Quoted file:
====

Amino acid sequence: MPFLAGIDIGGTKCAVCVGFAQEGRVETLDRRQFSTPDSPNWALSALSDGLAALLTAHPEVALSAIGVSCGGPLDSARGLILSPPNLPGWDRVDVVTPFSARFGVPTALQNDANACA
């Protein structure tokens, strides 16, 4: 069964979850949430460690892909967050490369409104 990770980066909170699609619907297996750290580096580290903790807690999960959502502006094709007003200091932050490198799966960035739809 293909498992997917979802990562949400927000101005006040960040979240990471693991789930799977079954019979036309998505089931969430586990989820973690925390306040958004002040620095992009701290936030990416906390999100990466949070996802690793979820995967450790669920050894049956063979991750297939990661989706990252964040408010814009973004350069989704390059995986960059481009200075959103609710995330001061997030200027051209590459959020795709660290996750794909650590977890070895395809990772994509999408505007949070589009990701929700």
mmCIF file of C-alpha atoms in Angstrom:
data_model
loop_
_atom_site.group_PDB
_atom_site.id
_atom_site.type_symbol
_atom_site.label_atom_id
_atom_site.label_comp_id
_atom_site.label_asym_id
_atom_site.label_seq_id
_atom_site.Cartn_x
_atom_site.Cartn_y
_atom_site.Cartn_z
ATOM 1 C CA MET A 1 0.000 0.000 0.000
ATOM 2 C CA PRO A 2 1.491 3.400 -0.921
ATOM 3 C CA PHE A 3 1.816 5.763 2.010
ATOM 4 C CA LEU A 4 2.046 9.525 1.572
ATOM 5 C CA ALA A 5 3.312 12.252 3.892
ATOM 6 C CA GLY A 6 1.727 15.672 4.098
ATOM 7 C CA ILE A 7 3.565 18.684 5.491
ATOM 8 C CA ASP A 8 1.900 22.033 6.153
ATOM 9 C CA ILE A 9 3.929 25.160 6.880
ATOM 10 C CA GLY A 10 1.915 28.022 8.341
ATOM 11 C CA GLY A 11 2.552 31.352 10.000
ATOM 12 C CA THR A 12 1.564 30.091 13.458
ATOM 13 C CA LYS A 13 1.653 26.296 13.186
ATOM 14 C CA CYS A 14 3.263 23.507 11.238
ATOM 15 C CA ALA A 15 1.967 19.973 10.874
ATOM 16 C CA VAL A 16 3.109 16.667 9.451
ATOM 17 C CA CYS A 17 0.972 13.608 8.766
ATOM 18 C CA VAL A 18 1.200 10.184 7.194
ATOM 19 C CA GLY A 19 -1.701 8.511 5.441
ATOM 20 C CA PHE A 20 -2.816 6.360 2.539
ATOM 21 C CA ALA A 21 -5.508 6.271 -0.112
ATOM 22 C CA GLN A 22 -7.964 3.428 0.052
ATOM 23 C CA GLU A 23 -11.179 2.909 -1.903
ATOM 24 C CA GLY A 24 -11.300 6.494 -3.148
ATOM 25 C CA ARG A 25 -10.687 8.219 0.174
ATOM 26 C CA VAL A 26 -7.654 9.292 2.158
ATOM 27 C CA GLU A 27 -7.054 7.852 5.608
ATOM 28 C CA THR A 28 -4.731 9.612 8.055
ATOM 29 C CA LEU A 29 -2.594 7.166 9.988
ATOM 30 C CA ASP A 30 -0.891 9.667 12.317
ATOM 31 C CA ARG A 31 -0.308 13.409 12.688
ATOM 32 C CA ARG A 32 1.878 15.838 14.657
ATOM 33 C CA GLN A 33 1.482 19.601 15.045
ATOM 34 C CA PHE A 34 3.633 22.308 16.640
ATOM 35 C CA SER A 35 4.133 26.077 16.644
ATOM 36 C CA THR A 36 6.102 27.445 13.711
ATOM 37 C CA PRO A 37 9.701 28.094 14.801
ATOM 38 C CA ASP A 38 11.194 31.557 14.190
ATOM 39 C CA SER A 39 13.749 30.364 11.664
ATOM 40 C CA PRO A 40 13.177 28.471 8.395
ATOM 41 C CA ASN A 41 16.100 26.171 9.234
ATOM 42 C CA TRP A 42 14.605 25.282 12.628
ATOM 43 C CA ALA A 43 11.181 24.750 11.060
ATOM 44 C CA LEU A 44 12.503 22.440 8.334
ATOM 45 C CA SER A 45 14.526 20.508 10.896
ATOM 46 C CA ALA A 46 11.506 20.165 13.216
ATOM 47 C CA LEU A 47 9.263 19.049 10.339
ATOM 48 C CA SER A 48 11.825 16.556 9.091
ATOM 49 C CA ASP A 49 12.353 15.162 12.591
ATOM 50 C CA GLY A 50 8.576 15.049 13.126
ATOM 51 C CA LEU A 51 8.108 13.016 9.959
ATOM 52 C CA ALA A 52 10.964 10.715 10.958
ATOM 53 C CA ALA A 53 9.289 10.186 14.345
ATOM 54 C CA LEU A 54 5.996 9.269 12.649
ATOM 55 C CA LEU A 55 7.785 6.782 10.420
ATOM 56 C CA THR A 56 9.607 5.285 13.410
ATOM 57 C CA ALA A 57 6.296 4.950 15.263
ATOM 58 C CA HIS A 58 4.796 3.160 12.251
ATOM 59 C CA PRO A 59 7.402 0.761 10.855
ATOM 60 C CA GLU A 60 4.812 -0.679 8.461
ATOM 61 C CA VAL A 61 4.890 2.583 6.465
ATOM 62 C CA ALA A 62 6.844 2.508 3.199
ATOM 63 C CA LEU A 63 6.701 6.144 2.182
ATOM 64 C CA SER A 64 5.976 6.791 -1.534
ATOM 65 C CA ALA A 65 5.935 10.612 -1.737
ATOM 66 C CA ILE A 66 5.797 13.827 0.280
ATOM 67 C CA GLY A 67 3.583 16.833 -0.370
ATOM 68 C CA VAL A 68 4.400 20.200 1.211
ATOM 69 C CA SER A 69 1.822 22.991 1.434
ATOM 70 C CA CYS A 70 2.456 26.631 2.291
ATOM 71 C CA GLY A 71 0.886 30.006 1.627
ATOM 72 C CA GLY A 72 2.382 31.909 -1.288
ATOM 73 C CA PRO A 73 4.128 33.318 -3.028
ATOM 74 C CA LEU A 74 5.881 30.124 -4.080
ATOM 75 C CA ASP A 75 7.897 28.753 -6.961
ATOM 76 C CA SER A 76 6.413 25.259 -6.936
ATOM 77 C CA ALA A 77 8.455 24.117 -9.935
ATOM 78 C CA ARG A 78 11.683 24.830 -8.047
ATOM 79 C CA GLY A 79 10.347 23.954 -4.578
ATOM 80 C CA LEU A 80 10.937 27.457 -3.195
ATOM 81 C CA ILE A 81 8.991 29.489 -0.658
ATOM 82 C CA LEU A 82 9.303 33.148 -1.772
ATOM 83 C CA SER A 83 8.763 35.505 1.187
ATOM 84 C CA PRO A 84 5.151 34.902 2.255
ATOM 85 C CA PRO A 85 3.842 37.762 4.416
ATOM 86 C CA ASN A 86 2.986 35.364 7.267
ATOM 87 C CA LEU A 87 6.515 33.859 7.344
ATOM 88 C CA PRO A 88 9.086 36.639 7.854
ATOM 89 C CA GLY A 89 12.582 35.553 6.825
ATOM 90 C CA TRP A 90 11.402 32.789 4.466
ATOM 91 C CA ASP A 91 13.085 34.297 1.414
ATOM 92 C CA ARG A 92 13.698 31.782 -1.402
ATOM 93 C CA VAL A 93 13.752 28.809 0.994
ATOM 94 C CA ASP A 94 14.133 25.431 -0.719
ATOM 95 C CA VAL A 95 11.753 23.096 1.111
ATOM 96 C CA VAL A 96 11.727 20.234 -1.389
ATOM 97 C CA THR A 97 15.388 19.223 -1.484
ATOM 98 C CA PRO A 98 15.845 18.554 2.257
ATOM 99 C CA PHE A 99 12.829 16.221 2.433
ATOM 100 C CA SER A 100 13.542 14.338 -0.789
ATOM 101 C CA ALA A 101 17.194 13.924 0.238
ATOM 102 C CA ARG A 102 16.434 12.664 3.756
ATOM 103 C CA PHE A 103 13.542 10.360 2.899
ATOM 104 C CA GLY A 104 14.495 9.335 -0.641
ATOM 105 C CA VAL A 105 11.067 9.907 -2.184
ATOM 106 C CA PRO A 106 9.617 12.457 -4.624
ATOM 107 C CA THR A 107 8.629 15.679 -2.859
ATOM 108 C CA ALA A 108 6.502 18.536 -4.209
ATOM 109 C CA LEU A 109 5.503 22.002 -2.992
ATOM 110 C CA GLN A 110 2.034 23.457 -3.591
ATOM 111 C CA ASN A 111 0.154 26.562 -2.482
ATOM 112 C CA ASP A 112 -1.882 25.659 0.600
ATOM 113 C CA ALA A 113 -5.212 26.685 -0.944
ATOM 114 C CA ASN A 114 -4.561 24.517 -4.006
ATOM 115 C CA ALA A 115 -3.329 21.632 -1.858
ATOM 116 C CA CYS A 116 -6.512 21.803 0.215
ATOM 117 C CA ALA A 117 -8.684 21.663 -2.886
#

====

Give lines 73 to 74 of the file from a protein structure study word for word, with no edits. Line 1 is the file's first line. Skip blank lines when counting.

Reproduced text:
ATOM 58 C CA HIS A 58 4.796 3.160 12.251
ATOM 59 C CA PRO A 59 7.402 0.761 10.855